So as it turns out, my suspicions were confirmed. I did not have otosclerosis, but what was more disconcerting is that I had apparently had some kind of blunt force head trauma and that Dr. Jahn decided to go ahead and remove a different part of my ear without asking me. Had the aliens been experimenting on me again? My only recollection of abnormal injury occurred a couple years ago while dating Suzan. I was playing soccer with students from ITP when I ran into this hulking guy full bore. It was a solid hit as I recall, but one that left me still standing. I even walked across the Brooklyn bridge and back the next day to have pizza at Grimaldi's, so sore I didn't notice the pain in my chest that lingered for days afterward. I went to see a doctor who found I had broken my topmost right rib. The first bone I've ever broken. Evidently, I had also dislodged the anvil in my ear, for it was a few months after that that the ringing started and a few months more that I realized my hearing had been compromised. Talk about random accidents.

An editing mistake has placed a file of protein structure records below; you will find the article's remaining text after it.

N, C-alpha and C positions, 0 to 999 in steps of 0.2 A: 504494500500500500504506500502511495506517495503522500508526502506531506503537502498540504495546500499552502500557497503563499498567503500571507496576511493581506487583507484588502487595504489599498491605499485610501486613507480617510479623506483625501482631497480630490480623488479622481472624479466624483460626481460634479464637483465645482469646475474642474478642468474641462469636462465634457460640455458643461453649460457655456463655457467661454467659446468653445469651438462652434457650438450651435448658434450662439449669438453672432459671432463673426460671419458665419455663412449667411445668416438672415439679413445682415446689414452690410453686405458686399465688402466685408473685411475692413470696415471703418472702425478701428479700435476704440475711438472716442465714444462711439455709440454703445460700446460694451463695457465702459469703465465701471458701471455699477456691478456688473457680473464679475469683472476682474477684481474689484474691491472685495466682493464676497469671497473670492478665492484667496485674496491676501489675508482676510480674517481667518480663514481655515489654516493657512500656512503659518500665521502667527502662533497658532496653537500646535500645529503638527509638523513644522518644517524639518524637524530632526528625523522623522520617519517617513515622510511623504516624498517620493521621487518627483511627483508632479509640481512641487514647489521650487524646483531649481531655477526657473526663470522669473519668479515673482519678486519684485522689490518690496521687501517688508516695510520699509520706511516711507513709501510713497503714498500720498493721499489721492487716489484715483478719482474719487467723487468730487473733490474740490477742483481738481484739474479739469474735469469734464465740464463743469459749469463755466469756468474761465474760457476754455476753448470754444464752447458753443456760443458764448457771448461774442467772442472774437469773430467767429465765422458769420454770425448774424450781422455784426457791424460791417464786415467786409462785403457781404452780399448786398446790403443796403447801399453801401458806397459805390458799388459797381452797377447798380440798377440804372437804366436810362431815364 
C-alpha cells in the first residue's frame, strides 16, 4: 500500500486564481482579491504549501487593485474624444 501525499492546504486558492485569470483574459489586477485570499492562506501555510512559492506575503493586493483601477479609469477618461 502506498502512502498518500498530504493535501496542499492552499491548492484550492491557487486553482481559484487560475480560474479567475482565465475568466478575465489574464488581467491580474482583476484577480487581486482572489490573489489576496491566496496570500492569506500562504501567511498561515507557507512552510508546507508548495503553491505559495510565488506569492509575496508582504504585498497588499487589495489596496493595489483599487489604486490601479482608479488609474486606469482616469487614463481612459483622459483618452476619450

On the one hand I was relieved that I didn't have some disease that could potentially affect my hearing in both ears. On the other hand, Dr. Jahn tested my new prosthesis only to find that my hearing had actually gotten worse. The ringing and the deep rushing sound in the background had now grown louder, making it incredibly hard to hear in large spaces with ambient noise. I was panicked wondering if I would have compromised hearing for the rest of my life. Dr. Jahn gave it another 5 weeks to see if anything settled. When it didn't, he thought that perhaps the new anvil wasn't in the right position (a tricky business) and we scheduled another surgery to make it right. Although I was dreading the process, at least I knew what I was up against. Still, I had this lingering suspicion that perhaps there was a larger diagnoses to be considered. I had also been having shooting pains in my left jaw and a clicking sound occasionally in my left ear. Dr. Jahn said there was no doubt that the displaced anvil was a significant part of the problem and that he thought we should have a second surgery before considering further diagnoses. He said that this time we would use "twilight anesthesia" which wouldn't put me under so totally and allow us to test the ear on the operating table. We scheduled the surgery for March 2.